Friday's report on core PCE was good. As with the broader inflation data we've seen lately, the path lower continues.
The monthly change in core PCE was just +0.14%.
That's the slowest monthly rate of change in prices in three years (since late 2020). If we annualize the data of the past three months, the Fed's favored inflation gauge comes in just above the Fed's target of 2% (2.16%, to be precise).
So, that's good news.
How did the bond market respond. Yields fell sharply to start the day on Friday, but reversed into the end of the day.
That was bad news.
With that, not surprisingly, yields continued to push higher today, to open the week.
And we now have the U.S. 10-year yield on 16-year highs, and this chart …
As we discussed last week, with record global government indebtedness, this level in the benchmark U.S. interest rate market puts high stress on the domestic and global economy.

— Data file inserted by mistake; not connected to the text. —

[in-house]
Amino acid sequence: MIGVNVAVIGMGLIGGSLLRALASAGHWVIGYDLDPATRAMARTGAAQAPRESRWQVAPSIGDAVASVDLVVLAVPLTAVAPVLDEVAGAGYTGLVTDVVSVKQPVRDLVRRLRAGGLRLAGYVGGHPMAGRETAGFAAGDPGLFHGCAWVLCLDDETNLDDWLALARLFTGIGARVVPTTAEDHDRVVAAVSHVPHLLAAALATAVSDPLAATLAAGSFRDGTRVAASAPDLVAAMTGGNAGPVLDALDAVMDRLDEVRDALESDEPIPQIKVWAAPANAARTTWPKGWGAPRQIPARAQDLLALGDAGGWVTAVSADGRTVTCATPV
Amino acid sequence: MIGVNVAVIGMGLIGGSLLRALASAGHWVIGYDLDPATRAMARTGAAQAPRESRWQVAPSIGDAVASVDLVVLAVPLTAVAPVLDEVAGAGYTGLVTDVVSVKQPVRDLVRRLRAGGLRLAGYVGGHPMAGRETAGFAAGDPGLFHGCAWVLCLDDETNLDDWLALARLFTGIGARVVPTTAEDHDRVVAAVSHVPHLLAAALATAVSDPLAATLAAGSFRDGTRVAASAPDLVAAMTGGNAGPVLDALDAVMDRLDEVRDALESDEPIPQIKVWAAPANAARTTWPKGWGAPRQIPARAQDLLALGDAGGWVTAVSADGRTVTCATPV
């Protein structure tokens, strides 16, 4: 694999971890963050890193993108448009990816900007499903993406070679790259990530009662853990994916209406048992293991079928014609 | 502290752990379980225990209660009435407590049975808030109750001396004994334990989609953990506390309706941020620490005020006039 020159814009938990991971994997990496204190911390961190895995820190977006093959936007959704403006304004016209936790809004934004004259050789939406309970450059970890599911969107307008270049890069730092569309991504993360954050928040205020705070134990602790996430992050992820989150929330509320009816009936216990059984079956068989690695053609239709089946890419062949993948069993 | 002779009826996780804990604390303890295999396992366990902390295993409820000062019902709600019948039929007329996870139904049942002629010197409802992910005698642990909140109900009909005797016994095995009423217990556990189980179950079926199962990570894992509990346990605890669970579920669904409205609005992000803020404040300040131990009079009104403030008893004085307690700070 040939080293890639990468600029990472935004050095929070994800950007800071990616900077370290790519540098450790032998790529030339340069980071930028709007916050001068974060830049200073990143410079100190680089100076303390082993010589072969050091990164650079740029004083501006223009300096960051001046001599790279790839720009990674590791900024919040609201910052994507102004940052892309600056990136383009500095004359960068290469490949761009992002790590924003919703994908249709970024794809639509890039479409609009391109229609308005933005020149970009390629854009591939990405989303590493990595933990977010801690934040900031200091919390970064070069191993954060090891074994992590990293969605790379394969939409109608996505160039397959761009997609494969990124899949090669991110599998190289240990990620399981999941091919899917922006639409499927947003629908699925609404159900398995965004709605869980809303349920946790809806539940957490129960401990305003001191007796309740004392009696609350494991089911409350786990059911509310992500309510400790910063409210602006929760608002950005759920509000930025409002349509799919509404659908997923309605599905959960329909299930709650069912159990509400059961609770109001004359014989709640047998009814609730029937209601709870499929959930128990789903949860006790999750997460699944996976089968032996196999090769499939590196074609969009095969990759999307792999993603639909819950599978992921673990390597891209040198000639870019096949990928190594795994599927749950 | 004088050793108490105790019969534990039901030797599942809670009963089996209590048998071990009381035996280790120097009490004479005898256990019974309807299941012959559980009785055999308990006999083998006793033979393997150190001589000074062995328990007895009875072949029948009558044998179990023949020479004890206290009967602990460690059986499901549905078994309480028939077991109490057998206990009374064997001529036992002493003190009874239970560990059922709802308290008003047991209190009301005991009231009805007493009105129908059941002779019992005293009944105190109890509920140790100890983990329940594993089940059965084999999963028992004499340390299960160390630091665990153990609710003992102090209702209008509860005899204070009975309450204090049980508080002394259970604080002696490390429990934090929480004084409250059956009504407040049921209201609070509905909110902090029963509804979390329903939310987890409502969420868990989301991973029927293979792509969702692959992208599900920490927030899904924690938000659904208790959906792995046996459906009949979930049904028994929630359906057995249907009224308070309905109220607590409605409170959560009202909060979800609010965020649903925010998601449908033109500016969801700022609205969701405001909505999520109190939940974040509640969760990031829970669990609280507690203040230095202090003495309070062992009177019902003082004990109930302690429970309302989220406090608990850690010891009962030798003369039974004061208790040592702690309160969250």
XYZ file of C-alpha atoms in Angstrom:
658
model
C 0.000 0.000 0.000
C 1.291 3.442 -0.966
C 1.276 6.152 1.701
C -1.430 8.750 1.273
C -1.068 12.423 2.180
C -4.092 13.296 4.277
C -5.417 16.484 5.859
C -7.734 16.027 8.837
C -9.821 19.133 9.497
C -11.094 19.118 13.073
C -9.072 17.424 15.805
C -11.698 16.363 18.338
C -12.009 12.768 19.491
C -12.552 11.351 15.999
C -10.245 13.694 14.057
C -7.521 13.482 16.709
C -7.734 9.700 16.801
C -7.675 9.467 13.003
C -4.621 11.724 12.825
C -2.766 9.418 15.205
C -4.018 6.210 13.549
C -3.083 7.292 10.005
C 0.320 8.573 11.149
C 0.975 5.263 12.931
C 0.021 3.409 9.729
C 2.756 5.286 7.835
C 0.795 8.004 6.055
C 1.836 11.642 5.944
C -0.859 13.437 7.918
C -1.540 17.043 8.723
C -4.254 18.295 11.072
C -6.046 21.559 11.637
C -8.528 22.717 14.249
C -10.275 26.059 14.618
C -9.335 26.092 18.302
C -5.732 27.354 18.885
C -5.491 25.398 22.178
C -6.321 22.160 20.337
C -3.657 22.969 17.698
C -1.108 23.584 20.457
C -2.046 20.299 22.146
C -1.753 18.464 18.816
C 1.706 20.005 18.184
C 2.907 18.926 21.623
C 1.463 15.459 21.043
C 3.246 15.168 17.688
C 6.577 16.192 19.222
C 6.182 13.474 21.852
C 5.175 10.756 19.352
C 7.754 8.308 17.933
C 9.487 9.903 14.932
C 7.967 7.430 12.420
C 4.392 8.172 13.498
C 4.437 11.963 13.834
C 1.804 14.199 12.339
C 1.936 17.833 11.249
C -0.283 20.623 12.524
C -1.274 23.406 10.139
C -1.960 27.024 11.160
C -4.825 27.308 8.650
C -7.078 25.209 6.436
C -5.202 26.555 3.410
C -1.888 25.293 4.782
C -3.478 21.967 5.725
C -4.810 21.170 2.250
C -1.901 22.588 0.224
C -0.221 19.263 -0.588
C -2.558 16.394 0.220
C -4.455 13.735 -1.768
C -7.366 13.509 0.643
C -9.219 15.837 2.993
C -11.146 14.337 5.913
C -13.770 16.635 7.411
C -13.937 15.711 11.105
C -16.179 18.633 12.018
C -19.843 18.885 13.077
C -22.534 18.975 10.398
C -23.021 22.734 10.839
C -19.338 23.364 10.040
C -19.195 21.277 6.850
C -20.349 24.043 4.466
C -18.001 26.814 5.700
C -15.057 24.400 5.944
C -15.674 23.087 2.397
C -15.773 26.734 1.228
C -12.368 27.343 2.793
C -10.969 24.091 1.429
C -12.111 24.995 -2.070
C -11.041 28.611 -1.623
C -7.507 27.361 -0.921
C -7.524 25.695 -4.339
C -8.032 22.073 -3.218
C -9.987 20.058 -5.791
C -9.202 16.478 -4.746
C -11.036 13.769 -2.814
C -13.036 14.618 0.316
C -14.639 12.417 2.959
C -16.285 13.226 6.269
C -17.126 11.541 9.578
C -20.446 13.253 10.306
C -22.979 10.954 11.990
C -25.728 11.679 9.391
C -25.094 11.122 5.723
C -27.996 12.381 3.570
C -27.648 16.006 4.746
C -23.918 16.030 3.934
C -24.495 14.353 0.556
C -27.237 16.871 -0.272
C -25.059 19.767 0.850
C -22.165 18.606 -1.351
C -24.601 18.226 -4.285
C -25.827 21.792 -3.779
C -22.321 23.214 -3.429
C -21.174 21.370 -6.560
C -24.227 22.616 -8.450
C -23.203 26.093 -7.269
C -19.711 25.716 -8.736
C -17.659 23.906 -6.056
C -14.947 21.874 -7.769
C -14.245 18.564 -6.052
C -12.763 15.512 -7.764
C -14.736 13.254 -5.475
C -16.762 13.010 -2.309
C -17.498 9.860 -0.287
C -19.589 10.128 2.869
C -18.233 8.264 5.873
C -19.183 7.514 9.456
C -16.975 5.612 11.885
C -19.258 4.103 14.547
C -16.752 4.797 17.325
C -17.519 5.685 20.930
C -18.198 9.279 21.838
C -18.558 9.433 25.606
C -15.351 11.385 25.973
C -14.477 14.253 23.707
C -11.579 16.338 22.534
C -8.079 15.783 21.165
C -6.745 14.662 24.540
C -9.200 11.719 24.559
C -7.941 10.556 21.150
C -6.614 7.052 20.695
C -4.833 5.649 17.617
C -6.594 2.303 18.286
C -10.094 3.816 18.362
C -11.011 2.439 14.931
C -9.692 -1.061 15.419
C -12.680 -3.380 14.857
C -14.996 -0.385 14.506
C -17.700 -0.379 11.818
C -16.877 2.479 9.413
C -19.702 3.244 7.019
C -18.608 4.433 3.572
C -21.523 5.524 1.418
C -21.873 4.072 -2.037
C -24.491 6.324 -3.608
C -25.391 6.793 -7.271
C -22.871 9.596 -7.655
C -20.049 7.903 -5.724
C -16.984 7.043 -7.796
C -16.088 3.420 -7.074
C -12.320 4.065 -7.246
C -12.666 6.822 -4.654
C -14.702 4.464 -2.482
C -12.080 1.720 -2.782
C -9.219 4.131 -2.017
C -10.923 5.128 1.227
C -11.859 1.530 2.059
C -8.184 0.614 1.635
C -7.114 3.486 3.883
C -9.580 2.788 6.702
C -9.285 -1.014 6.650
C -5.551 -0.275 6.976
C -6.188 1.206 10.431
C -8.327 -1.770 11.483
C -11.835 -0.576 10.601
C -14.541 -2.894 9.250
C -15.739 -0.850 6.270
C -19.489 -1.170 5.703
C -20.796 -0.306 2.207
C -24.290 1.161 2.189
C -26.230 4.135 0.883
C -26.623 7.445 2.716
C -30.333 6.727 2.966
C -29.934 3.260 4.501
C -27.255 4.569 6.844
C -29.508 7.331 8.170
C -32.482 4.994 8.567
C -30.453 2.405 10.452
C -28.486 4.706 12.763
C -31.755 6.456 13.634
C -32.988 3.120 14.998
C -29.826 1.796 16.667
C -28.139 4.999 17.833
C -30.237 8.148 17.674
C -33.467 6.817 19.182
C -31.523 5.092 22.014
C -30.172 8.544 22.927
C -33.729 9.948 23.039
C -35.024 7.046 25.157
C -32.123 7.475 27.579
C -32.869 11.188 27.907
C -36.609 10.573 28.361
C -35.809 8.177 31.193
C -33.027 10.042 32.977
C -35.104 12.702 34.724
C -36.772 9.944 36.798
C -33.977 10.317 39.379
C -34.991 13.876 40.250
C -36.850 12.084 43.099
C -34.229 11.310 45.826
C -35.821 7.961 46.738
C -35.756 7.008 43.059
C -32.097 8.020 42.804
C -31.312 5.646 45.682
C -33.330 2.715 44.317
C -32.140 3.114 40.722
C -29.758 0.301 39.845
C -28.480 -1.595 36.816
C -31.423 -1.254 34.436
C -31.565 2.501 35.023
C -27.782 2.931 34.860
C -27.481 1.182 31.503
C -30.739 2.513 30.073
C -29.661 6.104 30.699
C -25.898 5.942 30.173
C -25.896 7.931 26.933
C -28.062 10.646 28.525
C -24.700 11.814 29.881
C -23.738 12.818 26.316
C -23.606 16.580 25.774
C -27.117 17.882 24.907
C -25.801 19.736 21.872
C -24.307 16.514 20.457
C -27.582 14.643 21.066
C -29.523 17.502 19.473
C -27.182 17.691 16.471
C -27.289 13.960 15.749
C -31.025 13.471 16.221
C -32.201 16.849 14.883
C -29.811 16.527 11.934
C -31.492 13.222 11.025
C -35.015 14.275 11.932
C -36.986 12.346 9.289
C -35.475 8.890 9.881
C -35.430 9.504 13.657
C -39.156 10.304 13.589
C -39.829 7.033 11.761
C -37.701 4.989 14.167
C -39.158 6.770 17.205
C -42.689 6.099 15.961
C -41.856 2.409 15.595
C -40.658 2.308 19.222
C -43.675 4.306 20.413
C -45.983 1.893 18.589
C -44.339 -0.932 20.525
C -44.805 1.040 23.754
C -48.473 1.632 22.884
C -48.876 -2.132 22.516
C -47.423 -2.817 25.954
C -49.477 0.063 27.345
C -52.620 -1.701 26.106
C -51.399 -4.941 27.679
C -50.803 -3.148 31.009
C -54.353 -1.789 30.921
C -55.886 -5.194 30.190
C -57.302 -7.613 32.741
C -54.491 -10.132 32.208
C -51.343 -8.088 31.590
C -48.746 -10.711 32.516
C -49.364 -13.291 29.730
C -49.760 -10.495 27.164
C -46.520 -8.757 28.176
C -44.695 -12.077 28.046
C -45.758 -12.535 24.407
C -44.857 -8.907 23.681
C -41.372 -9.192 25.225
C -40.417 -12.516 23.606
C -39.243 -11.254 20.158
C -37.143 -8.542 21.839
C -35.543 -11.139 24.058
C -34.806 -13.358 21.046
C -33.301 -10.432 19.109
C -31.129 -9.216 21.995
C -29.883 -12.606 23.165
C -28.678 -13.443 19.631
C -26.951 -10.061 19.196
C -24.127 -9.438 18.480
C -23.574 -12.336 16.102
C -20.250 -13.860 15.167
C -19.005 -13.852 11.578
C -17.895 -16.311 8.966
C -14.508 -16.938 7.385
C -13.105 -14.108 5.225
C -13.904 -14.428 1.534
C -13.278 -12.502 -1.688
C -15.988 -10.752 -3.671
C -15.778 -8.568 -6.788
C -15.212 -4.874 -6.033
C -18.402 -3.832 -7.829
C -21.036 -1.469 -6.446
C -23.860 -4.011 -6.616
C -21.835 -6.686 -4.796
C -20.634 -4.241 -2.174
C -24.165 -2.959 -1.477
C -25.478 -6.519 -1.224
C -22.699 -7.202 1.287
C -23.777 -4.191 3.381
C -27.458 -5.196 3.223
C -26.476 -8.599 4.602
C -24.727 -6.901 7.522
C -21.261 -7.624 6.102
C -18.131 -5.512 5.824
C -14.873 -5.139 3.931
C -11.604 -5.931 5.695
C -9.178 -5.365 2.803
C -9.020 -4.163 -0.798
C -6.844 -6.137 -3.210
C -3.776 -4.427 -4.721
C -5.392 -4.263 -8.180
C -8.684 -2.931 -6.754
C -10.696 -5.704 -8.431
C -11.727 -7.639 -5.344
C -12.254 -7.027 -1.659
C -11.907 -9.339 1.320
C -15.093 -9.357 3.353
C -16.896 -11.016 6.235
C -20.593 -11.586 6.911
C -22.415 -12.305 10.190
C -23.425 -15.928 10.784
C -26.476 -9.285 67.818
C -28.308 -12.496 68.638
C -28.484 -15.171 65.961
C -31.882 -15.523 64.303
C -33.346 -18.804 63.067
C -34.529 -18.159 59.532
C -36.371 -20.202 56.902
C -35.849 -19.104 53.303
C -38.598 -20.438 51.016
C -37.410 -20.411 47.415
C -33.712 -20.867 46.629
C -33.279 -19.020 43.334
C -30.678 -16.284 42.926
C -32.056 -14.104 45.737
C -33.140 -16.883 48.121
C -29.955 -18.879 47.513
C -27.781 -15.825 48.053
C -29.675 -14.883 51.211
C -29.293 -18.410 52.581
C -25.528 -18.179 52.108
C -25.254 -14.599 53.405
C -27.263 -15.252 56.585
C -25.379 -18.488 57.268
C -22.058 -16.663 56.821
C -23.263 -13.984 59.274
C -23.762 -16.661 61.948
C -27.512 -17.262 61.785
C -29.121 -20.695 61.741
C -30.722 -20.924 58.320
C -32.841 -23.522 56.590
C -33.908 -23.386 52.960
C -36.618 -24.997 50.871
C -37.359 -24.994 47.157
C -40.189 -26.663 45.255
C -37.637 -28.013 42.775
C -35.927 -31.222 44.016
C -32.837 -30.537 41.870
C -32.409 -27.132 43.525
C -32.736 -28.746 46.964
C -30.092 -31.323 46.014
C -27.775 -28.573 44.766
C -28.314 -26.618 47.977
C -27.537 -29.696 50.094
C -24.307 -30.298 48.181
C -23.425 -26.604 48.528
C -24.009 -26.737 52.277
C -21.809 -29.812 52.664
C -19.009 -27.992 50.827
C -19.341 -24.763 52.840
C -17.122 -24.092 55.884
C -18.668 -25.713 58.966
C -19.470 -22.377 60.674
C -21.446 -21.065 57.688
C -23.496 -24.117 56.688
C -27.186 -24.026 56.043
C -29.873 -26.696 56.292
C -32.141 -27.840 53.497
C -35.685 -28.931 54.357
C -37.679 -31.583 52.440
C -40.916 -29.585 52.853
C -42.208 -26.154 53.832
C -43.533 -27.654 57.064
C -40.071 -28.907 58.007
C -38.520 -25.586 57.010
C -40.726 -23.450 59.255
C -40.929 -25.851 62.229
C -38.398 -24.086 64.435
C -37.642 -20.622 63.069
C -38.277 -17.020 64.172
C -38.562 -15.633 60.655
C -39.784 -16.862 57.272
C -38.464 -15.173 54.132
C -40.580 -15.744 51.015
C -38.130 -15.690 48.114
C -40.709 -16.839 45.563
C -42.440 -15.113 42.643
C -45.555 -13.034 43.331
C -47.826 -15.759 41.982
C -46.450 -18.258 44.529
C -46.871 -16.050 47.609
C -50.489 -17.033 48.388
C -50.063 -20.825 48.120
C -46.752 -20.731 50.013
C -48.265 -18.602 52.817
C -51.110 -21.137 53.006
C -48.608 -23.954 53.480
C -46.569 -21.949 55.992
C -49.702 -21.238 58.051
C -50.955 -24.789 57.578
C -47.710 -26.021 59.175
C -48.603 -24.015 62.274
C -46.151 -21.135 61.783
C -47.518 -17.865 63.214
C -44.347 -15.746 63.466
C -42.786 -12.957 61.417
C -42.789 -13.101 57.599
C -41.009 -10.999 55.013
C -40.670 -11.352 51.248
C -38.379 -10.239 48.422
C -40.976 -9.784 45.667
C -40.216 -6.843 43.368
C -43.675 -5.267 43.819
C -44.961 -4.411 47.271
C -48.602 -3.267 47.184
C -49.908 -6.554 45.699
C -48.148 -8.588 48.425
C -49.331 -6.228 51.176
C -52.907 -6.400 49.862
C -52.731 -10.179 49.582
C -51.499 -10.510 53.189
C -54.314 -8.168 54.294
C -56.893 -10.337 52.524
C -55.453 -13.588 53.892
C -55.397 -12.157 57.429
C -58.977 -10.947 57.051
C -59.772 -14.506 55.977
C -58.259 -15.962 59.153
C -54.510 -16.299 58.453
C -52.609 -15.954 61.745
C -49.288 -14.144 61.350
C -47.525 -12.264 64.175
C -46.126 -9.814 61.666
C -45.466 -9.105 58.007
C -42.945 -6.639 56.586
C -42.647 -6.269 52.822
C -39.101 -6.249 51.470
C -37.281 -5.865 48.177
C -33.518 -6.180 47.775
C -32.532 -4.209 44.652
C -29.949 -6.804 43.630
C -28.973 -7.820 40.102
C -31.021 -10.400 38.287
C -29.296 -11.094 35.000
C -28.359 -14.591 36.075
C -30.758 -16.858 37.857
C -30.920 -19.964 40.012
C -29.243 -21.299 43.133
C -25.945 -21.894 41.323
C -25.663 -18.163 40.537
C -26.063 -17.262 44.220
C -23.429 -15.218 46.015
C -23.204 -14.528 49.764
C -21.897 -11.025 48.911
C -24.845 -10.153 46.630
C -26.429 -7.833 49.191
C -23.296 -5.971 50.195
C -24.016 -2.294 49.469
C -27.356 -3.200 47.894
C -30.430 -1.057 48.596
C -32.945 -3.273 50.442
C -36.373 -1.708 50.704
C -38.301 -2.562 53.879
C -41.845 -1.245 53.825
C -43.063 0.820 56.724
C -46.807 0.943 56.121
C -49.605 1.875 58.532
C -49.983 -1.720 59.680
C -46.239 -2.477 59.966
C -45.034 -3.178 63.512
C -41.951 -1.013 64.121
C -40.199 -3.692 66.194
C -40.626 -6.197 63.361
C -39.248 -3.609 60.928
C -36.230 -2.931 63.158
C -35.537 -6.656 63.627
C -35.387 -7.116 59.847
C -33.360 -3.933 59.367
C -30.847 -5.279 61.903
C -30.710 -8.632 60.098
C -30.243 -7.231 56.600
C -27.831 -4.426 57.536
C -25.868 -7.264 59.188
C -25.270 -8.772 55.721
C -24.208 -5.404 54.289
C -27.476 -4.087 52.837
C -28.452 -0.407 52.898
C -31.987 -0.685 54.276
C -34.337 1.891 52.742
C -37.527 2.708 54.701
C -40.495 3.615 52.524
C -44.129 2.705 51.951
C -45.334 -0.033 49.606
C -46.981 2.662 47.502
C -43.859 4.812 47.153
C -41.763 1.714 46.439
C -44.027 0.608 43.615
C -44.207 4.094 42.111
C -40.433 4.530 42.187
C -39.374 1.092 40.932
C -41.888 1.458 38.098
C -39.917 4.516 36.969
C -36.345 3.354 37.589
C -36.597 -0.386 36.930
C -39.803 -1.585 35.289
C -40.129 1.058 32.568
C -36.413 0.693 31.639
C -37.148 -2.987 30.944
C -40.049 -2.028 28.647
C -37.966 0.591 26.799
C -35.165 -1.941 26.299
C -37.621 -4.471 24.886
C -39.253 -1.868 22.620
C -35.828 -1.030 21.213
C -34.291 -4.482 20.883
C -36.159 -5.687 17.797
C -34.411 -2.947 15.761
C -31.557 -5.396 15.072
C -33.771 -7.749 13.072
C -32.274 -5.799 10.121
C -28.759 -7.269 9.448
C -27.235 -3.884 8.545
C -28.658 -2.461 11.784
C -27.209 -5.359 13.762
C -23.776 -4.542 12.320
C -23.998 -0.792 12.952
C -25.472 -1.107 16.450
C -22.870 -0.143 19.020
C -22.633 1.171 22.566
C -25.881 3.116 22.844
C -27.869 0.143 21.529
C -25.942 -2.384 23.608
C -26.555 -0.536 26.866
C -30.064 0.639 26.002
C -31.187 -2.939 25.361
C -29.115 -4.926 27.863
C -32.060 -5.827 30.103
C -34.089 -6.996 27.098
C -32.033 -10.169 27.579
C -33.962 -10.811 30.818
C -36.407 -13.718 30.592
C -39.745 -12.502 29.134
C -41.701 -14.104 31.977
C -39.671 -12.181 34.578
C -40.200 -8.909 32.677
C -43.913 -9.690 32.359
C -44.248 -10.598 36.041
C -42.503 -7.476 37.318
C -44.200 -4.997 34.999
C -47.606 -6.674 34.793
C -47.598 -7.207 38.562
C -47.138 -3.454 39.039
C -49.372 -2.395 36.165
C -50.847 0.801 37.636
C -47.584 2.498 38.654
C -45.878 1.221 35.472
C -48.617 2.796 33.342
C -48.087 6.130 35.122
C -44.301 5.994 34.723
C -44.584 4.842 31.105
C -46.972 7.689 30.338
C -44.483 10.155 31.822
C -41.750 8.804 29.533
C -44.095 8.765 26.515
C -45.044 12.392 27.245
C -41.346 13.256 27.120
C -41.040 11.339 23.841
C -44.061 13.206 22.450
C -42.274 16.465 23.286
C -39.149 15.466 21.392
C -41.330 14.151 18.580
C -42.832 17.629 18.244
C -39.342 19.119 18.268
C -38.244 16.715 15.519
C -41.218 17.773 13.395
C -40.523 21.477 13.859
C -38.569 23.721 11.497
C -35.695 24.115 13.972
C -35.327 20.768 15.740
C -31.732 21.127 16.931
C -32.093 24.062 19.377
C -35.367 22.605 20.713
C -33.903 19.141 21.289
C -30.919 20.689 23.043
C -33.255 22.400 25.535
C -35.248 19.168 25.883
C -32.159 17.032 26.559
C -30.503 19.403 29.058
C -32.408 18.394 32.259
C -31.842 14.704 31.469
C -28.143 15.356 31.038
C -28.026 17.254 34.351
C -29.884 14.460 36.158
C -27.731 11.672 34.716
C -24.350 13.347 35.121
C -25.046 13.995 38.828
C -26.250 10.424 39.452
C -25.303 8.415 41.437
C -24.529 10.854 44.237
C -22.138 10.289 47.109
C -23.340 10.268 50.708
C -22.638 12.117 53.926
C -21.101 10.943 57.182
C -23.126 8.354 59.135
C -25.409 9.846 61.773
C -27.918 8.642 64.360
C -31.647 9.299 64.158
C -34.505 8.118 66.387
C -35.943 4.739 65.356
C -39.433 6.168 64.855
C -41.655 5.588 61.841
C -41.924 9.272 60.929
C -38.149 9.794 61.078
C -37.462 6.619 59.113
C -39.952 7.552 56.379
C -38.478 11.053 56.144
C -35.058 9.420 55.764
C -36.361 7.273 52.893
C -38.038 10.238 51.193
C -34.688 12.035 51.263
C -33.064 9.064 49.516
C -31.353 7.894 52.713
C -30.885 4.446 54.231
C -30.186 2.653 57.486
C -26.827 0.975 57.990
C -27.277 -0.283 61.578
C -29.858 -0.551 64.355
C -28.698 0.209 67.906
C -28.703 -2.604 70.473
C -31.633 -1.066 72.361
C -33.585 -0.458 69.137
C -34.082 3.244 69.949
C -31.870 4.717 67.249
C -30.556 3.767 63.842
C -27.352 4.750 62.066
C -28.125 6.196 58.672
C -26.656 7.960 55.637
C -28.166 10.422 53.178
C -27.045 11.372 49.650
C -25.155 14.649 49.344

This interest rate anchor (the U.S. 10-year yield) pulls global government bond yields higher.
In Europe, German 10-year yields are approaching 3%, Spanish yields near 4% and Italian yields toward 5%. This is unsustainable territory for these weak spots in the euro zone (Spain and Italy) to service debt. With that, the future of the common currency (the euro) comes into question. Indeed, the euro is looking vulnerable to another run toward, and below, parity versus the dollar.
Add to this, let's take a look at the chart of U.S. investment grade corporate debt, as a barometer of stress …
As you can see, the highest volume corporate bond ETF, LQD, is trading at levels that have coincided with some form of intervention. And that intervention, of course, in the recent history of this chart, has resulted from extreme stress and uncertainty in global financial markets (namely, disconnected government bond yields).
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